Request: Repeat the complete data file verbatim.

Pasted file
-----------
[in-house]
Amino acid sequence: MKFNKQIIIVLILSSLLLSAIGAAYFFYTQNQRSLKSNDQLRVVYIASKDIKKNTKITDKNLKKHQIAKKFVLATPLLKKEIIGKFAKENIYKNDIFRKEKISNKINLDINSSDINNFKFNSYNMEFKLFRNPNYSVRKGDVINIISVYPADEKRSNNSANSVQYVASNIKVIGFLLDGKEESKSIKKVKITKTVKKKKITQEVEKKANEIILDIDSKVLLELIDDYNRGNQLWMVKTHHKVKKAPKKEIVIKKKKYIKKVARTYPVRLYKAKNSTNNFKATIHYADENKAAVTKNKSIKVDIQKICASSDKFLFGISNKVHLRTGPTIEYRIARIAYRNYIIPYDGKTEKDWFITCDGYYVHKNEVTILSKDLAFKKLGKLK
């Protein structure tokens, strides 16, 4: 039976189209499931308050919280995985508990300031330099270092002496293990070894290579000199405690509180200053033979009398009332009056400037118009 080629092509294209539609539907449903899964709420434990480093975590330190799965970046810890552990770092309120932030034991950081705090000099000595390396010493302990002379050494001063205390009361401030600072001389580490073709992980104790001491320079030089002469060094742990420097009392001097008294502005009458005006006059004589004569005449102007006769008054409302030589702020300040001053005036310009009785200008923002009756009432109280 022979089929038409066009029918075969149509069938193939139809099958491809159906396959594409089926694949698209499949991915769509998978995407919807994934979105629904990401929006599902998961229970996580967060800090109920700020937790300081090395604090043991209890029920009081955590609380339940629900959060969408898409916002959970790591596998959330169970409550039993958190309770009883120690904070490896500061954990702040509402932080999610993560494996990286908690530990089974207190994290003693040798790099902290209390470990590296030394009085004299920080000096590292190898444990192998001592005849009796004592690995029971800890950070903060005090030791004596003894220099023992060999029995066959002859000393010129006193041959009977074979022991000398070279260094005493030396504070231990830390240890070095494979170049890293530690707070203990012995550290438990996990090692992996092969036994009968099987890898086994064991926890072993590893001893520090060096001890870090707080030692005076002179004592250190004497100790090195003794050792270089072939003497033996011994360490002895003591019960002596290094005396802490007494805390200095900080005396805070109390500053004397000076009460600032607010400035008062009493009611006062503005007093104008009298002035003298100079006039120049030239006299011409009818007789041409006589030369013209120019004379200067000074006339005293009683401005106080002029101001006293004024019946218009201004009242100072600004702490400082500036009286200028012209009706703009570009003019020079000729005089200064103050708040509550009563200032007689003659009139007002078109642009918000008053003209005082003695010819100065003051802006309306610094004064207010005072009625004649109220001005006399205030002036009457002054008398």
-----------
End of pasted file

[in-house]
Amino acid sequence: MKFNKQIIIVLILSSLLLSAIGAAYFFYTQNQRSLKSNDQLRVVYIASKDIKKNTKITDKNLKKHQIAKKFVLATPLLKKEIIGKFAKENIYKNDIFRKEKISNKINLDINSSDINNFKFNSYNMEFKLFRNPNYSVRKGDVINIISVYPADEKRSNNSANSVQYVASNIKVIGFLLDGKEESKSIKKVKITKTVKKKKITQEVEKKANEIILDIDSKVLLELIDDYNRGNQLWMVKTHHKVKKAPKKEIVIKKKKYIKKVARTYPVRLYKAKNSTNNFKATIHYADENKAAVTKNKSIKVDIQKICASSDKFLFGISNKVHLRTGPTIEYRIARIAYRNYIIPYDGKTEKDWFITCDGYYVHKNEVTILSKDLAFKKLGKLK
């Protein structure tokens, strides 16, 4: 039976189209499931308050919280995985508990300031330099270092002496293990070894290579000199405690509180200053033979009398009332009056400037118009 080629092509294209539609539907449903899964709420434990480093975590330190799965970046810890552990770092309120932030034991950081705090000099000595390396010493302990002379050494001063205390009361401030600072001389580490073709992980104790001491320079030089002469060094742990420097009392001097008294502005009458005006006059004589004569005449102007006769008054409302030589702020300040001053005036310009009785200008923002009756009432109280 022979089929038409066009029918075969149509069938193939139809099958491809159906396959594409089926694949698209499949991915769509998978995407919807994934979105629904990401929006599902998961229970996580967060800090109920700020937790300081090395604090043991209890029920009081955590609380339940629900959060969408898409916002959970790591596998959330169970409550039993958190309770009883120690904070490896500061954990702040509402932080999610993560494996990286908690530990089974207190994290003693040798790099902290209390470990590296030394009085004299920080000096590292190898444990192998001592005849009796004592690995029971800890950070903060005090030791004596003894220099023992060999029995066959002859000393010129006193041959009977074979022991000398070279260094005493030396504070231990830390240890070095494979170049890293530690707070203990012995550290438990996990090692992996092969036994009968099987890898086994064991926890072993590893001893520090060096001890870090707080030692005076002179004592250190004497100790090195003794050792270089072939003497033996011994360490002895003591019960002596290094005396802490007494805390200095900080005396805070109390500053004397000076009460600032607010400035008062009493009611006062503005007093104008009298002035003298100079006039120049030239006299011409009818007789041409006589030369013209120019004379200067000074006339005293009683401005106080002029101001006293004024019946218009201004009242100072600004702490400082500036009286200028012209009706703009570009003019020079000729005089200064103050708040509550009563200032007689003659009139007002078109642009918000008053003209005082003695010819100065003051802006309306610094004064207010005072009625004649109220001005006399205030002036009457002054008398």